Fierce, Forceful Fiction of 2019

To Keep the Sun Alive: A Novel

It’s May 2019, and I have read 38 newly published so far this year.  The books have been thought-provoking, sad, meaningful, and altogether extremely engaging.

Here are some that you may find worthwhile…

A Woman Is No Man (Etaf Rum, Harper, March 2019).  A compelling novel explores three generations of Palestinian-American women.  It’s a moving and sad tale about brutal treatment, the arranged marriages, and suffering these women endure.

Searching for Sylvie Lee (Jean Kwok, Morrow, June 2019). Sylvie the beautiful, smart and successful older daughter of the Lee family, flies to The Netherlands to visit her dying grandmother, and then vanishes.  Amy, her timid little sister, flies there to figure out what happened to Sylvie.  As she searches for the truth, she unravels many secrets.  A very moving story about an immigrant family.

Ask Again Yes (Mary Beth Keane, Scribner, May 2019).  An engrossing tale of two neighboring families in a New York suburb.  The story revolves around the friendship between their two children.  As tragedy ensues, the book questions the power of forgiveness.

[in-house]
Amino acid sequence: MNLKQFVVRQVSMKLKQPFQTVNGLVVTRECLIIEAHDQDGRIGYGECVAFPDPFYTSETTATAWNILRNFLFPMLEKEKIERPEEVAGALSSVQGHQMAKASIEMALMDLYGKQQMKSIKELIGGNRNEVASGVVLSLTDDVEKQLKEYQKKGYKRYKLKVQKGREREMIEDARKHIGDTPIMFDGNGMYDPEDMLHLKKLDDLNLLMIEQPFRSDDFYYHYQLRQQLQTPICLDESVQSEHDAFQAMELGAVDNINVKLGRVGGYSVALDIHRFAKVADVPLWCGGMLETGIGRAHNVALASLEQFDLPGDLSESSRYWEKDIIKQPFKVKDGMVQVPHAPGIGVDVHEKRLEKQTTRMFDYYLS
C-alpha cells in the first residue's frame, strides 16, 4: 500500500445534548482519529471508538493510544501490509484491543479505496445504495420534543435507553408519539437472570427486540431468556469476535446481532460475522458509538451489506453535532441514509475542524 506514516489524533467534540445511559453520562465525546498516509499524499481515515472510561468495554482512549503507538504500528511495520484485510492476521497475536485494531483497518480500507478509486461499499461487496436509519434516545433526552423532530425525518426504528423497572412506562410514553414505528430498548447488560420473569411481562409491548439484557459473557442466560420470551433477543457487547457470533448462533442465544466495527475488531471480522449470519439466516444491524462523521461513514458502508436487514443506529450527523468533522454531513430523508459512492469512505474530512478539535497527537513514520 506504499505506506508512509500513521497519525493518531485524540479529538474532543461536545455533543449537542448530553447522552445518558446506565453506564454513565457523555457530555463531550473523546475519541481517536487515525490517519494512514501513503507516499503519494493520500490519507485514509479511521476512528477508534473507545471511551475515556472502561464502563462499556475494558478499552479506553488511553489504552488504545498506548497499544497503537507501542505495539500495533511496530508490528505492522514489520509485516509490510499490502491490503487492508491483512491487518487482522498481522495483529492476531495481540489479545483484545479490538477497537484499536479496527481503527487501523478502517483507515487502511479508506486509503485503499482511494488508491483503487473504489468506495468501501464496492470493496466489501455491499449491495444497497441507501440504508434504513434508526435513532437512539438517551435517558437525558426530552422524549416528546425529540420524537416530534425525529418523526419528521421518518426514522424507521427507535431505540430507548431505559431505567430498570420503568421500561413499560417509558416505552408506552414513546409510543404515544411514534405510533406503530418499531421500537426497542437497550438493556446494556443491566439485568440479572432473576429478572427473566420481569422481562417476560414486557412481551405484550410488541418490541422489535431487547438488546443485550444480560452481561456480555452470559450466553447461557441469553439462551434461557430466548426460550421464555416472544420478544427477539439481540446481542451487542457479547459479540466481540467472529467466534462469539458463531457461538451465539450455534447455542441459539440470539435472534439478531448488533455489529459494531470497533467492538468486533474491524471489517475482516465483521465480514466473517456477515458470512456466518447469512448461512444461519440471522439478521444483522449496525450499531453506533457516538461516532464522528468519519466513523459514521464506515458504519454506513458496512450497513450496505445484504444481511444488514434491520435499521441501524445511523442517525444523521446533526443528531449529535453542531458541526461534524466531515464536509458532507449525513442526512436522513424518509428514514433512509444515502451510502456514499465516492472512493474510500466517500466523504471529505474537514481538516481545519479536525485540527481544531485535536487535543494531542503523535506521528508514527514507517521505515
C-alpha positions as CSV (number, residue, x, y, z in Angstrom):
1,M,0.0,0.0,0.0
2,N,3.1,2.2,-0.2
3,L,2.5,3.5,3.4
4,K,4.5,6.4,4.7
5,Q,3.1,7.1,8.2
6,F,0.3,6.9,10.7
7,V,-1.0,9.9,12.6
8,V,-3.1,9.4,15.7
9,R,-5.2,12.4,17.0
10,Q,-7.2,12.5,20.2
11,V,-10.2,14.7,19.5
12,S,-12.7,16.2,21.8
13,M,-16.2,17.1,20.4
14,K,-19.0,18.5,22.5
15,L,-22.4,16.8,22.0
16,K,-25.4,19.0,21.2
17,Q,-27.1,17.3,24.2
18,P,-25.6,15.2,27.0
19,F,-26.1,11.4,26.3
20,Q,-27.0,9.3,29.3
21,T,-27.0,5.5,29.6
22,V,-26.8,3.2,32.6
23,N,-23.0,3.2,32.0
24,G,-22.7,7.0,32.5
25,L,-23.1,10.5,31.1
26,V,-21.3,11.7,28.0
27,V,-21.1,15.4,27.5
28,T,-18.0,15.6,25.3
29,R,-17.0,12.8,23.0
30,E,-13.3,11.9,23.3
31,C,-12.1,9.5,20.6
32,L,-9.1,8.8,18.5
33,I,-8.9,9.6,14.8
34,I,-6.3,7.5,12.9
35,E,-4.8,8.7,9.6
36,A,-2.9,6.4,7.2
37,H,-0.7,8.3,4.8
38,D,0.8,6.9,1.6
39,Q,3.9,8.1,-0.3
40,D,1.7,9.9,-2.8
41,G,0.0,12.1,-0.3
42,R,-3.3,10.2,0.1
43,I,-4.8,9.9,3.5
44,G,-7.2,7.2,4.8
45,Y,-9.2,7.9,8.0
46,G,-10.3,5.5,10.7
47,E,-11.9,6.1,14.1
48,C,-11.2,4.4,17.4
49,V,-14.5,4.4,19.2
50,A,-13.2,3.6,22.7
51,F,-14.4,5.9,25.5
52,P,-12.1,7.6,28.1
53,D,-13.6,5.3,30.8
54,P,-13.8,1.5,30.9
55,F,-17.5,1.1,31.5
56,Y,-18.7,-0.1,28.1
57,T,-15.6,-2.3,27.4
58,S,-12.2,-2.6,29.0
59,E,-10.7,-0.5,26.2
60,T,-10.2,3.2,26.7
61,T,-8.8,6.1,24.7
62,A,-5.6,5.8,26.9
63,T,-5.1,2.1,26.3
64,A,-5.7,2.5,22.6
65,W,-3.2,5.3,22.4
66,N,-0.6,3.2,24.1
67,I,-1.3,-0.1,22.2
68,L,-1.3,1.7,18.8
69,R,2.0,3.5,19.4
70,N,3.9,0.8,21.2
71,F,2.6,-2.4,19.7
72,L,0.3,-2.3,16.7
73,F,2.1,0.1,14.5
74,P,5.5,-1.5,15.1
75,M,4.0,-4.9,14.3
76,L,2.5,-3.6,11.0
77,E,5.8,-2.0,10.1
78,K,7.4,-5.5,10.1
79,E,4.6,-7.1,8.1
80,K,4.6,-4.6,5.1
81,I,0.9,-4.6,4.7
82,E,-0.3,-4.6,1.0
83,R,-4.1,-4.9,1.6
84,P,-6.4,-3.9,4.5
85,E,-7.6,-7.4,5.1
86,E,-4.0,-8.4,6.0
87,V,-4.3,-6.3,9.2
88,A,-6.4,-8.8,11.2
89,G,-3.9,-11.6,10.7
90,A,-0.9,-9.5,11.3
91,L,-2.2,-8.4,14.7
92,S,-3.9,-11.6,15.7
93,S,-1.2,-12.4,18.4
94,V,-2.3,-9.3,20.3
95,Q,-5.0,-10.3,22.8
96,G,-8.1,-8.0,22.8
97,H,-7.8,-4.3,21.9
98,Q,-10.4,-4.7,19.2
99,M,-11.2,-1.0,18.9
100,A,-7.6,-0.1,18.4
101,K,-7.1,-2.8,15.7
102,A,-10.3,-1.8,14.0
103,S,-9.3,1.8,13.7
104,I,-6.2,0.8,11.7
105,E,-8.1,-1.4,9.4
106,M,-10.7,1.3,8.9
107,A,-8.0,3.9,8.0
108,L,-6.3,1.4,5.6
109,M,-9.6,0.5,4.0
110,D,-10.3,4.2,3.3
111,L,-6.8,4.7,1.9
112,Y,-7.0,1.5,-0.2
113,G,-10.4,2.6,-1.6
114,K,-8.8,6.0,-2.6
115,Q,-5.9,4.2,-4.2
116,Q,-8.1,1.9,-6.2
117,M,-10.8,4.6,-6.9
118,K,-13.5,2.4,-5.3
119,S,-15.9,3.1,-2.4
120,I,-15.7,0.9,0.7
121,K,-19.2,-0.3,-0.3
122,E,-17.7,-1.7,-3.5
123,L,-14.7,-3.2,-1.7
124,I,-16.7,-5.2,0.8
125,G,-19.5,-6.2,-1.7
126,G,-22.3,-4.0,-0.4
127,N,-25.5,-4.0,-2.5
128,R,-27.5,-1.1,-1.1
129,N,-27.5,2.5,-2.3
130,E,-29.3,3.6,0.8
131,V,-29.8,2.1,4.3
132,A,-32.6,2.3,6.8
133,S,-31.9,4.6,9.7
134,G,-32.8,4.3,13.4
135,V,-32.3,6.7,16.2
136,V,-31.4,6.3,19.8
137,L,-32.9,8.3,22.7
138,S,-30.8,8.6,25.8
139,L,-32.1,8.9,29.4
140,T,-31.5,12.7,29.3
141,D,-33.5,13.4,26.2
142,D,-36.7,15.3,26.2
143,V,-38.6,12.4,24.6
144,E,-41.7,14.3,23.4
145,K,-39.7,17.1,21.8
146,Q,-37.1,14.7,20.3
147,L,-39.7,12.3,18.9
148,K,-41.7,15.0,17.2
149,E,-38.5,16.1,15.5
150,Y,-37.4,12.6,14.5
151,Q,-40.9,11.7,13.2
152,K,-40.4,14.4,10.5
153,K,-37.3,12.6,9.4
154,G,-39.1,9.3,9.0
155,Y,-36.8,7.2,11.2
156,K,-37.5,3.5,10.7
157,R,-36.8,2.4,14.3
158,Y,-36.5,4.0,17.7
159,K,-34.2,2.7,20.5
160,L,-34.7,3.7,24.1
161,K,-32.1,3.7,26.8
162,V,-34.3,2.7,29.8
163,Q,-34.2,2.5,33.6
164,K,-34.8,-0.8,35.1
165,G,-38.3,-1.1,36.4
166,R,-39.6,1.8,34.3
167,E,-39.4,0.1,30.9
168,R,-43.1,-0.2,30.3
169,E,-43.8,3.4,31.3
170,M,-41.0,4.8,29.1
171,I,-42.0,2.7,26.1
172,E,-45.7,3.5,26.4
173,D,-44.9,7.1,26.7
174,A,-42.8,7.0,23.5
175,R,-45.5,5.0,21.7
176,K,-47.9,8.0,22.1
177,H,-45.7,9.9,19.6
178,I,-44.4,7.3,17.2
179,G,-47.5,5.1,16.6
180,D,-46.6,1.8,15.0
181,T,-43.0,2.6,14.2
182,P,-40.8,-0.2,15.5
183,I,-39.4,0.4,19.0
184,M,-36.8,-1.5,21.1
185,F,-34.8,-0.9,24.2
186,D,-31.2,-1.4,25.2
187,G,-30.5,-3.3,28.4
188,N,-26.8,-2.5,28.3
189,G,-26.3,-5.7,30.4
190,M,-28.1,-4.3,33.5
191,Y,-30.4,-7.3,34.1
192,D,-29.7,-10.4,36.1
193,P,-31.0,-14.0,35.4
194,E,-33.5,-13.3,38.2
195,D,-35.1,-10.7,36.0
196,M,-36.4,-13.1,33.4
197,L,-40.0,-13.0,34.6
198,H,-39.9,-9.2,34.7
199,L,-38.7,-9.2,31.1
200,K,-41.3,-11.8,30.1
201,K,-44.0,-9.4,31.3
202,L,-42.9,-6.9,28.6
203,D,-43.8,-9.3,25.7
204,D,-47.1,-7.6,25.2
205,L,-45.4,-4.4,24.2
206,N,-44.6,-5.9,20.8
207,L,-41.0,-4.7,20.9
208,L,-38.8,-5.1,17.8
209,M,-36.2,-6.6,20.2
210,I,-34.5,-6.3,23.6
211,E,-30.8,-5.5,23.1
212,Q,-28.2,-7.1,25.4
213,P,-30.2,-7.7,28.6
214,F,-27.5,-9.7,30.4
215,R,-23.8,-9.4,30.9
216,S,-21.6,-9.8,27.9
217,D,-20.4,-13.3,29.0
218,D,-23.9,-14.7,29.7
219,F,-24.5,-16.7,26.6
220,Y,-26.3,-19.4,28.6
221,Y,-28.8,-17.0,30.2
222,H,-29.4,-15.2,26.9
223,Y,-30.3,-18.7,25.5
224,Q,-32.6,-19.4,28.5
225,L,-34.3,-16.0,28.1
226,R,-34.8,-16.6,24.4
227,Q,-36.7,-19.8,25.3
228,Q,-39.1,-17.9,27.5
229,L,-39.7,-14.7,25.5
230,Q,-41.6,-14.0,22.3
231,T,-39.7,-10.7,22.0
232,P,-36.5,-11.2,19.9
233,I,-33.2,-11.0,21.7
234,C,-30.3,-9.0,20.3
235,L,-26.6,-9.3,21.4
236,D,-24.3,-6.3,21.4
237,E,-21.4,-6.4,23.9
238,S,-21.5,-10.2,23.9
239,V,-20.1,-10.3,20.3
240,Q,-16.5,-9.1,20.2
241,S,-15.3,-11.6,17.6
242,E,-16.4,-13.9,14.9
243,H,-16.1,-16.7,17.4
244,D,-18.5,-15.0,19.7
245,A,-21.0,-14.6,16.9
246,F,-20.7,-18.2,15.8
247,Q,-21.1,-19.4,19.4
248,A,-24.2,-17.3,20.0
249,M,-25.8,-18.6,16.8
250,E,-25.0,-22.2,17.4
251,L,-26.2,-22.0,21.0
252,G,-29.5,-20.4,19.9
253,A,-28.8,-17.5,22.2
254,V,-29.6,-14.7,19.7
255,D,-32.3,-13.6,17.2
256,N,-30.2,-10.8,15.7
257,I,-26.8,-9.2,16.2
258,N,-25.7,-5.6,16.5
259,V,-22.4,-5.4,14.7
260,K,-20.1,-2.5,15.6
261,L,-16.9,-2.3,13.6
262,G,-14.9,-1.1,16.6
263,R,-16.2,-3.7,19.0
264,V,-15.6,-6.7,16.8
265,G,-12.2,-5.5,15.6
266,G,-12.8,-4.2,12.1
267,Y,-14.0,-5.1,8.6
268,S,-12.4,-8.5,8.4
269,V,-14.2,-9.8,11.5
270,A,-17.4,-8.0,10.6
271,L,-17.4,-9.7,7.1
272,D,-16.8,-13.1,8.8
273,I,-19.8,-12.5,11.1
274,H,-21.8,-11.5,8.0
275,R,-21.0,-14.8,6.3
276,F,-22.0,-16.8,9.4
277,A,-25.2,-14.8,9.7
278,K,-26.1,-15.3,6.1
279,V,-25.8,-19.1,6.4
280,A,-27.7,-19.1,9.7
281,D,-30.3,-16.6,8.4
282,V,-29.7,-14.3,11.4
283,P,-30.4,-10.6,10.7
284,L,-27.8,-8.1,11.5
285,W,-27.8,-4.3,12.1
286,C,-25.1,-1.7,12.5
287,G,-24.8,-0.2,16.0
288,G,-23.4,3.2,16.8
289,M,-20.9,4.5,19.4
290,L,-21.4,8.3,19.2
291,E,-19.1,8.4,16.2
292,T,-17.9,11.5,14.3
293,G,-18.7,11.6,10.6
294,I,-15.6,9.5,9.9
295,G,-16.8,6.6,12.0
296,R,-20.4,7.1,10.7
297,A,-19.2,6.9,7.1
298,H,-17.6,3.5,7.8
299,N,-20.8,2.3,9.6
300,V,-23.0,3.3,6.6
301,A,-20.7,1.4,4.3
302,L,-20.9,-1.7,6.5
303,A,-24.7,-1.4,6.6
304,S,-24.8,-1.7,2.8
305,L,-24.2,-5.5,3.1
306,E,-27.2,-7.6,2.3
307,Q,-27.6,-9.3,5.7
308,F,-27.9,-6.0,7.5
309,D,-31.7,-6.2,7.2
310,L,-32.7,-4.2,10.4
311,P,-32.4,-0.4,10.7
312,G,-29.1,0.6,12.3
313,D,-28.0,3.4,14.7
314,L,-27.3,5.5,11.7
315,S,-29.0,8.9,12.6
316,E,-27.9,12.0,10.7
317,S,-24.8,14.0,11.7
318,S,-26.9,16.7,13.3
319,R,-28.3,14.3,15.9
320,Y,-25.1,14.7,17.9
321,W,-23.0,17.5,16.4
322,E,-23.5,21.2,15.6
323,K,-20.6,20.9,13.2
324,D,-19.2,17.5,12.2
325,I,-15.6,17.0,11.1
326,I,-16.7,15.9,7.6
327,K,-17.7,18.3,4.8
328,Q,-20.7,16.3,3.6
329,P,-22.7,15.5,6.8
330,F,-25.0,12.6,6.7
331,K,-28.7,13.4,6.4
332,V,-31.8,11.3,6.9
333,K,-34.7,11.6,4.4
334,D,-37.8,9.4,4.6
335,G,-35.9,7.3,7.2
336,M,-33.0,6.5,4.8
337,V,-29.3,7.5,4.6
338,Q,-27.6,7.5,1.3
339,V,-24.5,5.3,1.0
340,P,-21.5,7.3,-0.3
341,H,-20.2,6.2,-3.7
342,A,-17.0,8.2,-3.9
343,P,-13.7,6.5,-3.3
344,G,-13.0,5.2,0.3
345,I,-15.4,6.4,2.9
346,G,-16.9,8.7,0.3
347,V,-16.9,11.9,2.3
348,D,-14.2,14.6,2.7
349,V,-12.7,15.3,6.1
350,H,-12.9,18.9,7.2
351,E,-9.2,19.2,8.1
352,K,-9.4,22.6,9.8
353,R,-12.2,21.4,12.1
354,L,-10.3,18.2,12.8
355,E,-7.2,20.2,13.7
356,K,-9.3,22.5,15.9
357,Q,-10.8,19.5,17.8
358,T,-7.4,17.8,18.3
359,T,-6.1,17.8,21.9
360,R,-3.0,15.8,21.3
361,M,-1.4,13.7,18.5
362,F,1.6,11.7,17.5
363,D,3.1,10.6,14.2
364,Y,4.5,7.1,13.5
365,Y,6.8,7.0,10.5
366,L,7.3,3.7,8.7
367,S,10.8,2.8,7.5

To Keep the Sun Alive (Rabeah Ghaffari, Catapult, January 2019).  A story set on the eve of the Iranian Revolution.  At an extended family get together for a spring lunch, secrets emerge.  The book explores the family members and their opposing allegiances to their beliefs.

The Other Americans (Laila Lalami, Pantheon, March 2019).  A suspicious death of a Moroccan immigrant brings a daughter home to discover what happened to her father.  Set in the California Mojave desert region, each chapter is narrated by different key characters.  It’s a family saga, a social commentary and a love story.  The author is a Pulitzer Prize finalist.

Nickel Boys (Colson Whitehead, Doubleday, July 2019).  Based on a true story of a reform school in Florida — this is a devastating narrative of two boys sentenced there.  Taking place in the Jim Crow 1960s, the violence, sexual abuse and corruption determine the boys’ fate.  Whitehead has won the Pulitzer and National Book Award for The Underground Railroad.

There are a few more titles which I recommend, and they have had so many great reviews; I will let you explore them for yourselves.  They are Normal People, Trust Exercise, and Those Who Knew.








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